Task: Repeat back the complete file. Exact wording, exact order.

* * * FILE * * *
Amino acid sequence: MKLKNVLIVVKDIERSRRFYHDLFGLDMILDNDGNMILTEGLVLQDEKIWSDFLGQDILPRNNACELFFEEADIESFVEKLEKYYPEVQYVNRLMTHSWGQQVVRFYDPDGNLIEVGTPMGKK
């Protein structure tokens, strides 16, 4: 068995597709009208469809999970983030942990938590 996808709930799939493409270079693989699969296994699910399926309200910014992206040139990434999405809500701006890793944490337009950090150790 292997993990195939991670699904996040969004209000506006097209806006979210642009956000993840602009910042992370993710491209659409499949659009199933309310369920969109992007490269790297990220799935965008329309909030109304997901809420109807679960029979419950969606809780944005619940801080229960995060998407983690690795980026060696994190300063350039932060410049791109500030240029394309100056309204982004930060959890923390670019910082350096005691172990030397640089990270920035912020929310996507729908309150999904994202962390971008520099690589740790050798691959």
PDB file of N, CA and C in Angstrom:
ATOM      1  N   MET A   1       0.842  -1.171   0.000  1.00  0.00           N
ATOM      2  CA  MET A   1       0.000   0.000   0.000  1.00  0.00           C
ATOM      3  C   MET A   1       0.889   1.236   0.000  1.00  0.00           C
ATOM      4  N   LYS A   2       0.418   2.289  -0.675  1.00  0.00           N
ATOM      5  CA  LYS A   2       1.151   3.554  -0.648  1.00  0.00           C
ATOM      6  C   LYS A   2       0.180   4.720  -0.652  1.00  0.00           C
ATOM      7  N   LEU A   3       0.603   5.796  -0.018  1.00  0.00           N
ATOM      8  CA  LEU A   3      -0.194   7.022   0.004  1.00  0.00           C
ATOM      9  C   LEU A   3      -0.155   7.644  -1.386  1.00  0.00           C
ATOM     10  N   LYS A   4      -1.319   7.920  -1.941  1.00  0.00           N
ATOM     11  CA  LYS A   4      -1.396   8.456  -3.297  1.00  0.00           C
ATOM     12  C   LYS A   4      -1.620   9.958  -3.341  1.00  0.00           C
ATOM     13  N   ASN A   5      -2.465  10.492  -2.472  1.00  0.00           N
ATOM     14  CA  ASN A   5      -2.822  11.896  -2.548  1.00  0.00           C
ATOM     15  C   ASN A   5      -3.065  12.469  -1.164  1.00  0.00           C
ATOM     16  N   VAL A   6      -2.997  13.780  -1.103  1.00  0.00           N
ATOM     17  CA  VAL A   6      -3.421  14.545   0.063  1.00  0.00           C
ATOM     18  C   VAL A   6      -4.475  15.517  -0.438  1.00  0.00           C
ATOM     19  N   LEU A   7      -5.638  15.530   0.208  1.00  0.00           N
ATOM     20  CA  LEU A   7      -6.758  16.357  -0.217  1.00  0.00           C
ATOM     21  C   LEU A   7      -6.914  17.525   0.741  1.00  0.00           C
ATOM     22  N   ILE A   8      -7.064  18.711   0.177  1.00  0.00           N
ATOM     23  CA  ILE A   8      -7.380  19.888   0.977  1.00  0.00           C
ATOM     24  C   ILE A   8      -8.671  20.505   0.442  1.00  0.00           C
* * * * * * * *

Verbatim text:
Amino acid sequence: MKLKNVLIVVKDIERSRRFYHDLFGLDMILDNDGNMILTEGLVLQDEKIWSDFLGQDILPRNNACELFFEEADIESFVEKLEKYYPEVQYVNRLMTHSWGQQVVRFYDPDGNLIEVGTPMGKK
């Protein structure tokens, strides 16, 4: 068995597709009208469809999970983030942990938590 996808709930799939493409270079693989699969296994699910399926309200910014992206040139990434999405809500701006890793944490337009950090150790 292997993990195939991670699904996040969004209000506006097209806006979210642009956000993840602009910042992370993710491209659409499949659009199933309310369920969109992007490269790297990220799935965008329309909030109304997901809420109807679960029979419950969606809780944005619940801080229960995060998407983690690795980026060696994190300063350039932060410049791109500030240029394309100056309204982004930060959890923390670019910082350096005691172990030397640089990270920035912020929310996507729908309150999904994202962390971008520099690589740790050798691959």
PDB file of N, CA and C in Angstrom:
ATOM      1  N   MET A   1       0.842  -1.171   0.000  1.00  0.00           N
ATOM      2  CA  MET A   1       0.000   0.000   0.000  1.00  0.00           C
ATOM      3  C   MET A   1       0.889   1.236   0.000  1.00  0.00           C
ATOM      4  N   LYS A   2       0.418   2.289  -0.675  1.00  0.00           N
ATOM      5  CA  LYS A   2       1.151   3.554  -0.648  1.00  0.00           C
ATOM      6  C   LYS A   2       0.180   4.720  -0.652  1.00  0.00           C
ATOM      7  N   LEU A   3       0.603   5.796  -0.018  1.00  0.00           N
ATOM      8  CA  LEU A   3      -0.194   7.022   0.004  1.00  0.00           C
ATOM      9  C   LEU A   3      -0.155   7.644  -1.386  1.00  0.00           C
ATOM     10  N   LYS A   4      -1.319   7.920  -1.941  1.00  0.00           N
ATOM     11  CA  LYS A   4      -1.396   8.456  -3.297  1.00  0.00           C
ATOM     12  C   LYS A   4      -1.620   9.958  -3.341  1.00  0.00           C
ATOM     13  N   ASN A   5      -2.465  10.492  -2.472  1.00  0.00           N
ATOM     14  CA  ASN A   5      -2.822  11.896  -2.548  1.00  0.00           C
ATOM     15  C   ASN A   5      -3.065  12.469  -1.164  1.00  0.00           C
ATOM     16  N   VAL A   6      -2.997  13.780  -1.103  1.00  0.00           N
ATOM     17  CA  VAL A   6      -3.421  14.545   0.063  1.00  0.00           C
ATOM     18  C   VAL A   6      -4.475  15.517  -0.438  1.00  0.00           C
ATOM     19  N   LEU A   7      -5.638  15.530   0.208  1.00  0.00           N
ATOM     20  CA  LEU A   7      -6.758  16.357  -0.217  1.00  0.00           C
ATOM     21  C   LEU A   7      -6.914  17.525   0.741  1.00  0.00           C
ATOM     22  N   ILE A   8      -7.064  18.711   0.177  1.00  0.00           N
ATOM     23  CA  ILE A   8      -7.380  19.888   0.977  1.00  0.00           C
ATOM     24  C   ILE A   8      -8.671  20.505   0.442  1.00  0.00           C